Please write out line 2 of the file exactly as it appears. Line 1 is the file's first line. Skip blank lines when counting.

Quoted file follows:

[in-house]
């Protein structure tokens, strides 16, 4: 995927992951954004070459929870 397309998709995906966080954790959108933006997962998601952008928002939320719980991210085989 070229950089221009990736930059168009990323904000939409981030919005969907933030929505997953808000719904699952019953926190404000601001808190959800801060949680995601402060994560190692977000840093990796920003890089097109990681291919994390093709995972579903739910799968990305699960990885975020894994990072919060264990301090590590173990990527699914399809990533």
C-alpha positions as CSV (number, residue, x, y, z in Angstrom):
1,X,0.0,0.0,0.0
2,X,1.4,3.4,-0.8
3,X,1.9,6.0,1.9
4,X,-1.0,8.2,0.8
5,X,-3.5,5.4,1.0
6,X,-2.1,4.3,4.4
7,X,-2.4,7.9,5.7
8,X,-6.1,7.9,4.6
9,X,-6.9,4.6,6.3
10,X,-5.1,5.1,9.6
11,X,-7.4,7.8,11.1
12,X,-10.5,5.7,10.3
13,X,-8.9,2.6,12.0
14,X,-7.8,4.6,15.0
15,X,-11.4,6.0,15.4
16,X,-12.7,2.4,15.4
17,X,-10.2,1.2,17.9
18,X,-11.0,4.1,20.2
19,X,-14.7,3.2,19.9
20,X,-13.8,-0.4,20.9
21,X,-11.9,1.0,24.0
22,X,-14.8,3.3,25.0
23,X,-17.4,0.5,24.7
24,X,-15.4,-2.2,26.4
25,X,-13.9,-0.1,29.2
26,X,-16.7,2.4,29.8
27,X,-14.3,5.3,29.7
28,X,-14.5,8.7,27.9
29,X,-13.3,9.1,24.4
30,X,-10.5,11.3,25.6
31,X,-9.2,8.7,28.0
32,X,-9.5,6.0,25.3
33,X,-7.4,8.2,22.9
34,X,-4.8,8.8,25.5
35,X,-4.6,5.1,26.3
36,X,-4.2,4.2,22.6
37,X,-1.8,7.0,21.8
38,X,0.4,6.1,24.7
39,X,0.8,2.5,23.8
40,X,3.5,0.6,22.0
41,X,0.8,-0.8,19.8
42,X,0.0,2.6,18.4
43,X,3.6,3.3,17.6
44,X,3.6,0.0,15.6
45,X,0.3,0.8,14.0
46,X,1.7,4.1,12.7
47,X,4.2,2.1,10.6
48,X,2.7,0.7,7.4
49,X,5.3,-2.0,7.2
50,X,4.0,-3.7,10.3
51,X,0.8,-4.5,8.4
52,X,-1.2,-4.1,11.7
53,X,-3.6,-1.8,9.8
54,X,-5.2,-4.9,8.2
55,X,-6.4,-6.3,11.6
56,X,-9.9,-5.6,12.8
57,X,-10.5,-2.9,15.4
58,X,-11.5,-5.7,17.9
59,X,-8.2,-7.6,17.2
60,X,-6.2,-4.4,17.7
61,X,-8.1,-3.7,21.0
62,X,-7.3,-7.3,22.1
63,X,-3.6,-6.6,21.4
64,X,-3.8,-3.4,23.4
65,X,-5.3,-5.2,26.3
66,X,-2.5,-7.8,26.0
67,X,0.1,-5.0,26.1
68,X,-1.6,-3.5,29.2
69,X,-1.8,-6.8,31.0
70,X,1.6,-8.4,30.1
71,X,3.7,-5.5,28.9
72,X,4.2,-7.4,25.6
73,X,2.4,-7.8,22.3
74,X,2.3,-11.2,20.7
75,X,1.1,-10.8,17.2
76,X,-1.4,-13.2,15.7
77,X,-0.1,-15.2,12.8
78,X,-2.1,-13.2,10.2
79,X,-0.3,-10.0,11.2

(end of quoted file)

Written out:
């Protein structure tokens, strides 16, 4: 995927992951954004070459929870 397309998709995906966080954790959108933006997962998601952008928002939320719980991210085989 070229950089221009990736930059168009990323904000939409981030919005969907933030929505997953808000719904699952019953926190404000601001808190959800801060949680995601402060994560190692977000840093990796920003890089097109990681291919994390093709995972579903739910799968990305699960990885975020894994990072919060264990301090590590173990990527699914399809990533």